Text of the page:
Dave Calhoun talks to director Wes Anderson ahead of the release of his new film The Grand Budapest Hotel.
Wes Anderson is the 44-year-old Texan whose films have radiated style and eccentricity right from the off, first with Bottle Rocket and Rushmore in the late 1990s and then throughout the 2000s with The Royal Tenenbaums, The Life Aquatic with Steve Zissou, and Fantastic Mr Fox. With a rolling company of actors topped by Bill Murray, Owen Wilson and Jason Schwartzman, Anderson gives us offbeat characters who live in colourful worlds designed to within an inch of their lives. His latest offering, The Grand Budapest Hotel, tells of Gustave H (Ralph Fiennes), a smooth-talking concierge at a 1930s European hotel who becomes caught up in a murder enquiry when one of his elderly guests (Tilda Swinton) dies suddenly. Appropriately, we met Anderson in an old-fashioned member’s club-cum-hotel in London’s West End where even the wallpaper looks like something from one of his movies.
You’re from Texas and used to live in New York – but recently you’ve mostly been in France and England. Are you now officially an American in exile?
Well, I haven’t actually been in America for a couple of years now. My girlfriend [Juman Malouf, a writer] has a house in Kent so we’re in the UK pretty often. Lately I’ve been in Germany a lot to make The Grand Budapest Hotel, and back and forth between there and Paris, where I have my apartment and office. But when I’m in Paris I still feel like I’m an American abroad. I don’t feel like I’ve assimilated to one culture or the other and my French is no better than it ever was.
You love creating strange, contained worlds in your comedies. Why is that?
Usually I feel like I’m trying to make a little world for my characters in my films – and both the world and characters are invented for the movie. I probably define the edges of that world a little more sharply than some.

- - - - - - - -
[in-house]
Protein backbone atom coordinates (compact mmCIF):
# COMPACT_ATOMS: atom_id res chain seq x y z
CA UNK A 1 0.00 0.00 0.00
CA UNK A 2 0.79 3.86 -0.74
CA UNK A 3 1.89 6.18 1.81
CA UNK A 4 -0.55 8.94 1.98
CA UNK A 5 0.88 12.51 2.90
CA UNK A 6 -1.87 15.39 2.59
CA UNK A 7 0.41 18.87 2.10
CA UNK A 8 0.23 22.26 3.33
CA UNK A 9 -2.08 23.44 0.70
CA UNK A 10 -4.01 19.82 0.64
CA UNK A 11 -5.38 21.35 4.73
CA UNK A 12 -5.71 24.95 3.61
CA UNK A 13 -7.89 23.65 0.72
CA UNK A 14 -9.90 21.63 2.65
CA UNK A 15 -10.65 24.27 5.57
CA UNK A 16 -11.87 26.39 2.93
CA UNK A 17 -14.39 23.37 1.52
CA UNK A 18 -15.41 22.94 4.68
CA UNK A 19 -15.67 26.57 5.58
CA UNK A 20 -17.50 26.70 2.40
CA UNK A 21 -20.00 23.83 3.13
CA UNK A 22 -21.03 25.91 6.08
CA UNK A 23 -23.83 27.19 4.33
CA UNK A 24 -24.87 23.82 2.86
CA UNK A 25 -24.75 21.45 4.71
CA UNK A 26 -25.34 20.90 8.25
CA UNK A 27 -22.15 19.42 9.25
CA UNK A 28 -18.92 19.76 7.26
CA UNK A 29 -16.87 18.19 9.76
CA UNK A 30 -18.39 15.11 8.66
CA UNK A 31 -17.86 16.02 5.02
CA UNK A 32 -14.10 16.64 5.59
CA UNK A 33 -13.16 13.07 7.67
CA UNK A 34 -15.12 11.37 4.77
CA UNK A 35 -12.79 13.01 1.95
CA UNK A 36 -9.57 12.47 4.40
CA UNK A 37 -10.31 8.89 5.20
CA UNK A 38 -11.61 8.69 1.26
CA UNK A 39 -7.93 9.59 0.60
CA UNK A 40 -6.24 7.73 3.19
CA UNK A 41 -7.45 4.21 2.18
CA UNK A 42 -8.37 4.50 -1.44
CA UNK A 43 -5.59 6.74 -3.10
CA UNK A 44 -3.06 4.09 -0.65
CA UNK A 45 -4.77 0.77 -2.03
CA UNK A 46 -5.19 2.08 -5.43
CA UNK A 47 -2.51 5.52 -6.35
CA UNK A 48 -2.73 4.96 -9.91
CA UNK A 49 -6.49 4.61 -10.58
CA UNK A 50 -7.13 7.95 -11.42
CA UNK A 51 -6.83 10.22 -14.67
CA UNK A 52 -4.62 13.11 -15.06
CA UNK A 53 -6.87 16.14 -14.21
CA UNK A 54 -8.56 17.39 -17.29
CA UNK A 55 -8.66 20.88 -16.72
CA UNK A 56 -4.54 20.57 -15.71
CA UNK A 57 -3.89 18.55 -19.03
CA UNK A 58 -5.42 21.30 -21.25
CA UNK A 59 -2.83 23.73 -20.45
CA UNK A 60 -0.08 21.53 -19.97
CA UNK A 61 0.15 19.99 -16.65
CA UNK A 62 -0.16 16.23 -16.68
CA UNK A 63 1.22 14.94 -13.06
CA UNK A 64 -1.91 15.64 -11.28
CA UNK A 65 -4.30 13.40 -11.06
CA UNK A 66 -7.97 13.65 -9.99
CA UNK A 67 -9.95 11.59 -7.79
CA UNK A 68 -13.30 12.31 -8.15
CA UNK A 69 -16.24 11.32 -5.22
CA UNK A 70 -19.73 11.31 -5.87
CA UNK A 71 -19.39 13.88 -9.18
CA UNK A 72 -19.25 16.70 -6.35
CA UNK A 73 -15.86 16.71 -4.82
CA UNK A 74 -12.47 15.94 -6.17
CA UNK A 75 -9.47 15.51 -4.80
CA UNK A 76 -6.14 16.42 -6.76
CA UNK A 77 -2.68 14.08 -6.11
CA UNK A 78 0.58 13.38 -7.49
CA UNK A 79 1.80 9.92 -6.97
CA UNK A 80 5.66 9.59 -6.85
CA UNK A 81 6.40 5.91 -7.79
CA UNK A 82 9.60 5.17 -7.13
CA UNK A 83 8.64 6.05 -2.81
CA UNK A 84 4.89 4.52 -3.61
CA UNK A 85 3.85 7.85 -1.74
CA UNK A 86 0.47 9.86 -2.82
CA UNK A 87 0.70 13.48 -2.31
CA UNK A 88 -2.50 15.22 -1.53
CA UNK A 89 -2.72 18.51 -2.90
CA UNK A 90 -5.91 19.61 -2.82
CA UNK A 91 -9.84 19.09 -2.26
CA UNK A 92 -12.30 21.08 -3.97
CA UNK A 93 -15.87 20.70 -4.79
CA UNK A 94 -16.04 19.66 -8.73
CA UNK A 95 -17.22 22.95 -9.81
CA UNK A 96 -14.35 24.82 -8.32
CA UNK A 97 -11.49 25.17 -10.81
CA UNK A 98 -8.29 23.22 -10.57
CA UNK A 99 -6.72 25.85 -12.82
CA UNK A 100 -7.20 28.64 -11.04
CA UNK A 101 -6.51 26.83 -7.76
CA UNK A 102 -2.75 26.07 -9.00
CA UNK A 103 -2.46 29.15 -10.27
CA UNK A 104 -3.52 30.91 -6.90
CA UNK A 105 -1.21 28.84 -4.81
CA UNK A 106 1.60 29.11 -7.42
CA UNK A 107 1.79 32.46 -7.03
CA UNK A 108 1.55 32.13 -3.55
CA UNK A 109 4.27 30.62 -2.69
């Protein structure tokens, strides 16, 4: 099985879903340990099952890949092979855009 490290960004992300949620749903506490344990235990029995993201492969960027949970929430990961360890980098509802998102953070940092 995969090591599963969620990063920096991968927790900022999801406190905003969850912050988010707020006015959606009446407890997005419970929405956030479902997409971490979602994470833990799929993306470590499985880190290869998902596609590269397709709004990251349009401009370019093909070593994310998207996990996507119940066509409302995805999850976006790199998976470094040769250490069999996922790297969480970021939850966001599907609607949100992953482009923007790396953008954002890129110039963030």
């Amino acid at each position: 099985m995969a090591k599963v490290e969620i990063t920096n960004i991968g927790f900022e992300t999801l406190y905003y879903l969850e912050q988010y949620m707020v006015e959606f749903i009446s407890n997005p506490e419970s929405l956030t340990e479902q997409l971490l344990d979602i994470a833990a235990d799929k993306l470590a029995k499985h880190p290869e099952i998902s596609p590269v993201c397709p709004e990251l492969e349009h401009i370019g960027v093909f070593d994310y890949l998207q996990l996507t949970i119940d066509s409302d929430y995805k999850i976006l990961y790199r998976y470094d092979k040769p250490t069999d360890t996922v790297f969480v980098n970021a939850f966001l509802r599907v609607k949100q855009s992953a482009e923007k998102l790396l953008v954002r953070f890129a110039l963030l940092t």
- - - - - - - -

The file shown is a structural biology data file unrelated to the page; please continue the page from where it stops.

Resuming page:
There are some parodies of your films online and I found one which imagined what Star Wars would look like if directed by you. It basically looked like Rushmore only Chewbacca was driving a vintage motorbike. Do you watch those sorts of things?
I see a few. Edward Norton did one last year for Saturday Night Live.
What did you think?
Well, first, it’s nice that they bother. It’s quite nice to be included. At the same time, I think that I could make it a lot scarier than that. I’d like to have a shot at doing the parody myself and see what I come up with.
Directing your own parody? That sounds like fuel for those who see your films as the work of a control freak. Do you feel frustrated that some people raise their eyes at the very idea of ‘a Wes Anderson movie’?
I used to feel more reaction. Now I guess I feel that they’re probably right about this, or wrong about that. I’ve probably got a thicker skin than I used to. I think everything I’m consciously doing is different to what I’ve done before, but when it’s put together people say they can tell in ten seconds that it’s by me.
Surely it’s a compliment to have a style everyone recognises?
It’s an enormous compliment unless they don’t mean it as one.
There was an interview with Woody Allen recently where the interviewer threw some random questions at him. Can I try some of those on you?
What would a friend of Wes Anderson say was the most annoying thing about Wes Anderson do you think?
Probably being grouchy.
You don’t have kids – but can you think of one thing you did as a kid which you’d be furious if a kid of yours did the same thing?
Well, at one point my older brother and I decided we wanted to make an entrance to our house through the roof. So we cut a hole in the roof and went into the attic. We had a plan for the whole thing and it took days. Then my father saw it and I don’t ever remember seeing him like this. He couldn’t believe it. We were a family and we’d cut a hole in the roof of our house. Now that I think of it, I realise how horrifying that would be!
Could you name three movie star crushes you had as a kid or adult?
Farrah Fawcett. She really struck a nerve. Then, my most recent one is... well, there are two – Joan Crawford and Barbara Stanwyck. But my central one is the actress Joan Blondell, who I didn’t know of until six weeks ago.
And yet it is the men who tend to head up your films. The three brothers in The Darjeeling Ltd. Jason Schwartzmann in Rushmore, and now Ralph Fiennes as the concierge in The Grand Budapest Hotel.
I’d wanted to work with Ralph for some time. I met him maybe ten years ago at somebody’s house. I went into the kitchen and he was sitting there alone. I got to know him and wanted to find something to do with him. He’s intense and a method actor and I’ve not worked with anyone like that before.
Bill Murray has been in all your films since Rushmore in 1998. Is Bill always excited to discover what you’re doing next?
I always feel very encouraged by Bill. With each movie he seems more into it. I’ve got a nice collaboration with him. He’s got a small part in this new one.
The Grand Budapest Hotel is in cinemas across the GCC now.